The Fall 2021 MatSE 590 for graduate students consists of an exciting and jam-packed schedule. MATSE 590 is a colloquium (1-3 credits) consist of a series of individual lectures by faculty, students, or outside speakers.
Graduate students will receive a weekly email with information via @psu.edu email. Graduate students are required to attend all 590 Seminars. If you have any questions, please email Hayley Barnes at firstname.lastname@example.org.
*Due to the ongoing Covid Pandemic this program is being offered virtually through Zoom. Please reference the weekly email from Hayley Barnes (email@example.com) for Zoom link.
December 2, 2021
“Making Machine Learning Work in Chemical and Materials Research”
Johannes Hachmann, Ph.D.
Associate Professor, Department of Chemical and Biological Engineering, University at Buffalo, The State University of New York
The process of developing new chemistry and materials is increasingly driven by computational modeling and simulation, which allow us to characterize candidates before pursuing them in the laboratory. The use of modern machine learning, informatics, and virtual screening approaches is a relatively new development in the chemical and materials domain. Yet, it holds tremendous promise for the practical realization of accelerated discovery, rational design, and inverse engineering. We present a high-throughput computational study to identify novel polymers with exceptional refractive index (RI) values for use as optic or optoelectronic materials. Our study utilizes an RI prediction protocol based on a combination of first-principles and data modeling, which we employ on a large-scale library of candidate compounds. We deploy our virtual screening software ChemHTPS to automate the assessment of this extensive pool of polymer structures in order to determine the performance potential of each candidate. This rapid and efficient approach yields a number of highly promising leads compounds. Using the data mining and machine learning program package ChemML, we perform a materials informatics analysis of the top candidates, e.g., with respect to prevalent structural features and feature combinations that distinguish them from less promising ones. In particular, we explore the utility of various strategies that introduce highly polarizable moieties into the polymer backbone to increase its RI yield. We will show how the results of traditional modeling approaches can be calibrated, as well as how we can devise new data-derived models that are predictive and that can augment or replace physics-derived models at a fraction of the computational cost. The structure-property relationships revealed by data mining serve as the foundation for targeted de novo design of novel compounds with tailored properties.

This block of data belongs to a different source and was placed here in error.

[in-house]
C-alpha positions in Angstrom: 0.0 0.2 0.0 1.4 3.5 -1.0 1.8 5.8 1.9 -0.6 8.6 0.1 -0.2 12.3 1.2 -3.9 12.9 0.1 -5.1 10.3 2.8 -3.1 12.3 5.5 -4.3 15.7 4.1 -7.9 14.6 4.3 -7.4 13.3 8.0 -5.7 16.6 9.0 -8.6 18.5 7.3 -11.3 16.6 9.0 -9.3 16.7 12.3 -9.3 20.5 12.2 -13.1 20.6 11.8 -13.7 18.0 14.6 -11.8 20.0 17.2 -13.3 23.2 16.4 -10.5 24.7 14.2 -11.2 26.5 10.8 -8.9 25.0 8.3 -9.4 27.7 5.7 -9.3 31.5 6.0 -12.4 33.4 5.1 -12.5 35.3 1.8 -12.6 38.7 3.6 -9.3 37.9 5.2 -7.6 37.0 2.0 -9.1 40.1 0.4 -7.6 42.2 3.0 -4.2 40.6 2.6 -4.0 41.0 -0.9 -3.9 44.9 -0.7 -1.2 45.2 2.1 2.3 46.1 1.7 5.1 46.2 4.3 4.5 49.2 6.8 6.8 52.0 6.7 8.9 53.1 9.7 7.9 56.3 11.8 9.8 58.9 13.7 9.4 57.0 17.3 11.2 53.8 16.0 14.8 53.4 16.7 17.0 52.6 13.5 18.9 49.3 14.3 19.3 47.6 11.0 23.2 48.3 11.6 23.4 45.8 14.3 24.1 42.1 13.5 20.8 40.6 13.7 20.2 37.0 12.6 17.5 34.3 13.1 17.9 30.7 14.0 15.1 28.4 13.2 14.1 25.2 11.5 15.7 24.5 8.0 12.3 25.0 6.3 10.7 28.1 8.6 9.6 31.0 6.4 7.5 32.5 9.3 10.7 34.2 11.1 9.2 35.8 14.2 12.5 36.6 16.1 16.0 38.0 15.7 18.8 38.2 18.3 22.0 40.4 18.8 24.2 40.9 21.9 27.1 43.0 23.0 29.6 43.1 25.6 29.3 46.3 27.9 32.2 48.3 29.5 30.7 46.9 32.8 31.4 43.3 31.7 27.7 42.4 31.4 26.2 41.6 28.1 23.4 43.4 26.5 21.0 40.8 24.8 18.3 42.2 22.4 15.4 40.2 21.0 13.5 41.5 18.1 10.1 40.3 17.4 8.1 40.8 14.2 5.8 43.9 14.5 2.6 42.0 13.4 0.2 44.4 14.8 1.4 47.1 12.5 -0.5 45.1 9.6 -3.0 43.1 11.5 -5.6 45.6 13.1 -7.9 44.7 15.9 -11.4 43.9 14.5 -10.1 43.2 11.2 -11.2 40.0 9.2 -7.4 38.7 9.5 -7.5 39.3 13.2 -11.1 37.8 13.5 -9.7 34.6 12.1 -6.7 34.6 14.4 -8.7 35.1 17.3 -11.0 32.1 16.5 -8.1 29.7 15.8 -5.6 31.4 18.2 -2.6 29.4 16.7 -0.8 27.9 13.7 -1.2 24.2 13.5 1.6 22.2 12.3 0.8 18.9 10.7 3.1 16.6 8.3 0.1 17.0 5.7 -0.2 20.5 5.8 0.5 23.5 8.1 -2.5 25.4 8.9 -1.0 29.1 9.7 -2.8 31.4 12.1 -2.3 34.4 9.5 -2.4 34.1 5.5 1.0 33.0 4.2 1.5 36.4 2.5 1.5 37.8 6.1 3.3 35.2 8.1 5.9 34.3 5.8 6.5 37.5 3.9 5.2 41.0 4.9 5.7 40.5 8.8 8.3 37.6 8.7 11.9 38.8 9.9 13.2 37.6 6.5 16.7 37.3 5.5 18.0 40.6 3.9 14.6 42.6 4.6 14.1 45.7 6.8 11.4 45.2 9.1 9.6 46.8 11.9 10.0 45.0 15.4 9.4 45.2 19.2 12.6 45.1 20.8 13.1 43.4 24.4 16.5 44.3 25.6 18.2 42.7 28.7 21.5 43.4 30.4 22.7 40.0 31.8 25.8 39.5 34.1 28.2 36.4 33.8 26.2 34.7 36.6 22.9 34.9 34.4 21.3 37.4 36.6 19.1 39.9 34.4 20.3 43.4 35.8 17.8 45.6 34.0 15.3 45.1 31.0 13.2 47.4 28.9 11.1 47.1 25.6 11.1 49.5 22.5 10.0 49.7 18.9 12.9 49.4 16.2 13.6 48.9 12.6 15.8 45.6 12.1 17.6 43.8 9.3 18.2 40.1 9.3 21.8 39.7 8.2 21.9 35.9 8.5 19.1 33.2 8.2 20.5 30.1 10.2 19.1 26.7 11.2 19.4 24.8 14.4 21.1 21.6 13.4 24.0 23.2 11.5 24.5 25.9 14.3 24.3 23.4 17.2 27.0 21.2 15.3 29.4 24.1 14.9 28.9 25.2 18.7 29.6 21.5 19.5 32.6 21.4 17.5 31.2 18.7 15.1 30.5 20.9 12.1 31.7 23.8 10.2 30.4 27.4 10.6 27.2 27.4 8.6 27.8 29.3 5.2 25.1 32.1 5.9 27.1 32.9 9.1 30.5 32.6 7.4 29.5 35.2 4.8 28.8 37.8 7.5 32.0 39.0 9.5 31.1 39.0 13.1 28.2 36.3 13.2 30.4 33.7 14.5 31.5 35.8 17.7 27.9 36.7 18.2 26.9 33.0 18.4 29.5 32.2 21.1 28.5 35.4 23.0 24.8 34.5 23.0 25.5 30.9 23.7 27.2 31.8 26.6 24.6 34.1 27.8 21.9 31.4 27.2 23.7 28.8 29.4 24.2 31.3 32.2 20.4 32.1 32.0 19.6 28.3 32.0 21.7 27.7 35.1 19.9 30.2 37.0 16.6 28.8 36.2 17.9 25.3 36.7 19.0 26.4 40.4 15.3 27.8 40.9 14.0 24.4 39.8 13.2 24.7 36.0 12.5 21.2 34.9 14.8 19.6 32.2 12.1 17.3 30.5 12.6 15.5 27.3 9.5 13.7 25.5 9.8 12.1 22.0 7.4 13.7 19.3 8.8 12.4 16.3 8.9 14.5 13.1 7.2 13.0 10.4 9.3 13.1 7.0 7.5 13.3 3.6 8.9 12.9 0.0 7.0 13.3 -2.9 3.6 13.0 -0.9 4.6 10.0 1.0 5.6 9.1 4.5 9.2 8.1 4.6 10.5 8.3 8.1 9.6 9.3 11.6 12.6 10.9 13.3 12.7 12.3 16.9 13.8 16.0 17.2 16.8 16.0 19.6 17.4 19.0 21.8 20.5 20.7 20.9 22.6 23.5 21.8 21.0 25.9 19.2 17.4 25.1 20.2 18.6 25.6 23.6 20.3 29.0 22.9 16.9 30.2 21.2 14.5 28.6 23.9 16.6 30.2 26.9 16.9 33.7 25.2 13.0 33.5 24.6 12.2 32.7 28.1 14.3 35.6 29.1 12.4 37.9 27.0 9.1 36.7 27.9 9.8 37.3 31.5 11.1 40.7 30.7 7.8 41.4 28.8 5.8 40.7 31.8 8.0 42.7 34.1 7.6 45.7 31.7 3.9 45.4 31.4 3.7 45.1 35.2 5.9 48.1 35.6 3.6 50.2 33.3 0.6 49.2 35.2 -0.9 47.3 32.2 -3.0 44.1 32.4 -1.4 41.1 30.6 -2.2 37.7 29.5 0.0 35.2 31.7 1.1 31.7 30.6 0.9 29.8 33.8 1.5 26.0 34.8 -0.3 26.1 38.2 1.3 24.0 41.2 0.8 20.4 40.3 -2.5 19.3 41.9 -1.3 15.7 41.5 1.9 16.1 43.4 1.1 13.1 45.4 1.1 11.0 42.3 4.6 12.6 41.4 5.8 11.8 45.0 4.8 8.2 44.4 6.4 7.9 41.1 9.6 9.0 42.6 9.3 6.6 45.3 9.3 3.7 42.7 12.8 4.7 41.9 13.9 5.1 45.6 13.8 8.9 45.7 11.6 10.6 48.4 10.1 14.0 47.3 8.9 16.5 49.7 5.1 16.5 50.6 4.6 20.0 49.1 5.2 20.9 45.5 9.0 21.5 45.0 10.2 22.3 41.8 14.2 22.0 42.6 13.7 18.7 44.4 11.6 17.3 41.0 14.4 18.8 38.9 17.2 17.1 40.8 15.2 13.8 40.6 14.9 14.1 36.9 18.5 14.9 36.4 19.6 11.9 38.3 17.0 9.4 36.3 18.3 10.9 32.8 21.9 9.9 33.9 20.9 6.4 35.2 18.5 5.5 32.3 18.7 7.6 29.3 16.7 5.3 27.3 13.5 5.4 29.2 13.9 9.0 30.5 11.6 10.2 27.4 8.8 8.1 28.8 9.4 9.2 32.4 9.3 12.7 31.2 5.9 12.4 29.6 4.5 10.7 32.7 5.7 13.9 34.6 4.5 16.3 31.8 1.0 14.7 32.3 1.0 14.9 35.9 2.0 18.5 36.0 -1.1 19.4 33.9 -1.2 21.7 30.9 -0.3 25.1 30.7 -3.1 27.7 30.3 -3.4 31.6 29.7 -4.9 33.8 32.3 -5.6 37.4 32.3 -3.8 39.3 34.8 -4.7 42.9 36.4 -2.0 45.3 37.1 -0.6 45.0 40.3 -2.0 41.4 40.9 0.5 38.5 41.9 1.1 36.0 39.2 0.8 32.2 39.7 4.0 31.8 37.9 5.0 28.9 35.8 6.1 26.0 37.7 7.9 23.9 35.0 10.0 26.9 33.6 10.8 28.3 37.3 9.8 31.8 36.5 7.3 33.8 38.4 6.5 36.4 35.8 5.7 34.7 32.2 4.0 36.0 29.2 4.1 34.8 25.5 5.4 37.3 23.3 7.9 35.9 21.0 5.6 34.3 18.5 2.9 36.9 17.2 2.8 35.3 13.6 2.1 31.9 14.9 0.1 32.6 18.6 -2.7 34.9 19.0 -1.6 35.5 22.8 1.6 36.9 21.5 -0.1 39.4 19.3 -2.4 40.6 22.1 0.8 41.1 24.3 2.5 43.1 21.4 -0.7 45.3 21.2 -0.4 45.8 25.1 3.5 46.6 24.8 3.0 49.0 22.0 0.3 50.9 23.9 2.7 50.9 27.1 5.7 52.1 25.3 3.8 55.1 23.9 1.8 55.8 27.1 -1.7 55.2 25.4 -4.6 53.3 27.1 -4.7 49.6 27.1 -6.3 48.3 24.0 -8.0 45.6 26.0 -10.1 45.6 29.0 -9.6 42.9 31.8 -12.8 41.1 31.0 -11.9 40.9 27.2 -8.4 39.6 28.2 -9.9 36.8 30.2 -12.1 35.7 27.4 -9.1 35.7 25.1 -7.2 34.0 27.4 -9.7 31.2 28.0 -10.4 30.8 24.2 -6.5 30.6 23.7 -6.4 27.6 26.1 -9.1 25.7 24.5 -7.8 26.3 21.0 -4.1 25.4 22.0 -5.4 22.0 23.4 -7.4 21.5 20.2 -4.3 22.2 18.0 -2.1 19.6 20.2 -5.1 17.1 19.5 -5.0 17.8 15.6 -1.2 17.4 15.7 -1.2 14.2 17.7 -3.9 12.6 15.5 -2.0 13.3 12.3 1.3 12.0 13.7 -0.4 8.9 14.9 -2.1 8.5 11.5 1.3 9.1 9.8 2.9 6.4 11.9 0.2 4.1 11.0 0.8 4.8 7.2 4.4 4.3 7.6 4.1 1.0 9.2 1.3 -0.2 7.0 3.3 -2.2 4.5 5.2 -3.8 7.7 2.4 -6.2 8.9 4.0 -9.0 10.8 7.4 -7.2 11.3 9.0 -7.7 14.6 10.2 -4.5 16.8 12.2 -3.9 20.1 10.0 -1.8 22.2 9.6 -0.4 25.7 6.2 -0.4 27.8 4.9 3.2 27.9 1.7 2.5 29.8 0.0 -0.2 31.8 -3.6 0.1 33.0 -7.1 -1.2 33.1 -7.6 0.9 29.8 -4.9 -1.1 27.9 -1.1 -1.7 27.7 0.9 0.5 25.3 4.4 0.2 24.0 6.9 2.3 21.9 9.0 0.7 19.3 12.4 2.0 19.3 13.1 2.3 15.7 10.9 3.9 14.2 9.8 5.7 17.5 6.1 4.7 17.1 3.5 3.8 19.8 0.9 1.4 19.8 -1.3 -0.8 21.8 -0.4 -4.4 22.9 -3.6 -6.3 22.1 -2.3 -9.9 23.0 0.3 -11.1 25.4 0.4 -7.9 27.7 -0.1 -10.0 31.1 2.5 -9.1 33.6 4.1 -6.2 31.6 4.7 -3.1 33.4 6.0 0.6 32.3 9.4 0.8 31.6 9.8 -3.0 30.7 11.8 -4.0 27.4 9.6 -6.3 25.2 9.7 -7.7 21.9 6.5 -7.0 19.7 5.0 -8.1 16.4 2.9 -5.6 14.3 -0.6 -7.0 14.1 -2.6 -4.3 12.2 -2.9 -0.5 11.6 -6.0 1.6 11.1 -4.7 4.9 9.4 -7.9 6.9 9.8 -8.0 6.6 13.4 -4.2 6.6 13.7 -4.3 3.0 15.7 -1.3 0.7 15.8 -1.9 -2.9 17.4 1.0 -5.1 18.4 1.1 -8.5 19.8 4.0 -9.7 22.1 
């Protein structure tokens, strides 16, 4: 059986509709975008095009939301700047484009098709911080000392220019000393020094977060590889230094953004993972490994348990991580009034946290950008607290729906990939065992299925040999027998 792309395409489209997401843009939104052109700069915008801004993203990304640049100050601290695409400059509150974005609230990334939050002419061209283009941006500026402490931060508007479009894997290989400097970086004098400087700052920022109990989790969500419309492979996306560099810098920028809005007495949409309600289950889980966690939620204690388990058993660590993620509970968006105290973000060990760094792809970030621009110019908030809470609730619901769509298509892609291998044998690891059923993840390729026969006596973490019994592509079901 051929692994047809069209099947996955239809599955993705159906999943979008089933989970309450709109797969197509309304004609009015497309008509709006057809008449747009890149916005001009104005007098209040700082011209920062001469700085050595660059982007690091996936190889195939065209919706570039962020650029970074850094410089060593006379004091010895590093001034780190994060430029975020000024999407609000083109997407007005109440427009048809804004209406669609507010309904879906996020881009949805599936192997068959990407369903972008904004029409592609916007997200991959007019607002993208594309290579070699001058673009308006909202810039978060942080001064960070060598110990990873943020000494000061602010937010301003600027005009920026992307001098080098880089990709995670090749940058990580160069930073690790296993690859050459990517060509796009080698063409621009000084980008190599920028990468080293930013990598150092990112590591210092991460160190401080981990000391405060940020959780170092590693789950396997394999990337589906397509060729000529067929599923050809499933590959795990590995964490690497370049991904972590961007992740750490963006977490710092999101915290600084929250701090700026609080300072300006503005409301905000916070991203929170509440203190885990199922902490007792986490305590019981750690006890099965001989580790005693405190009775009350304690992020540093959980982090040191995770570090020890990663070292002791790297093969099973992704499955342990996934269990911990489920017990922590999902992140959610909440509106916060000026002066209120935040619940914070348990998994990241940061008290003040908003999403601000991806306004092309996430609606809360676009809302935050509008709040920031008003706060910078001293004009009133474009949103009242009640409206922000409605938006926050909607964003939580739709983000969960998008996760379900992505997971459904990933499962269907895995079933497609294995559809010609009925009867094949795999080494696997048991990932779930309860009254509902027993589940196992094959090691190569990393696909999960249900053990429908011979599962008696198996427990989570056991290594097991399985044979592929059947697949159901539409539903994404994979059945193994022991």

Data science techniques have been exceedingly successful in other application fields, and there is no fundamental reason why they should not have a similarly transformative impact on chemical and materials research. However, adapting techniques from other application domains for the study of chemical and materials systems requires a substantial rethinking and redevelopment of the existing methods. In this presentation, we will also discuss our work on designing advanced, physics-infused neural network architectures, the fusion of unsupervised clustering with supervised regression for local ensemble models, active and transfer learning techniques, bootstrapping approaches to minimize our training data footprint, methods to increase the applicability domain of data-derived models, and automated hyperparameter optimization.
Johannes Hachmann is an Associate Professor of Chemical Engineering at the University at Buffalo (UB), the Director of the Engineering Science in Data Science graduate program, a Core Member of the UB Computational and Data-Enabled Science and Engineering graduate program, and a Faculty Member of the New York State Center of Excellence in Materials Informatics. He earned a Dipl.-Chem. degree (2004) after undergraduate studies at the universities of Jena and Cambridge, M.Sc. (2007) and Ph.D. (2010) degrees in Chemistry from Cornell University, and he conducted postdoctoral research at Harvard University before joining the UB faculty in 2014. The research of the Hachmann Group fuses (first-principles) molecular and materials modeling with virtual high-throughput screening and modern data science (i.e., the use of database technology, machine learning, and informatics) to advance a data-driven discovery and rational design paradigm in the chemical and materials disciplines. One of the centerpieces of the group’s efforts is the creation of an open, general-purpose software ecosystem for the data-driven design of chemical systems and the exploration of chemical space. This work was recognized with a 2018 NSF CAREER Award.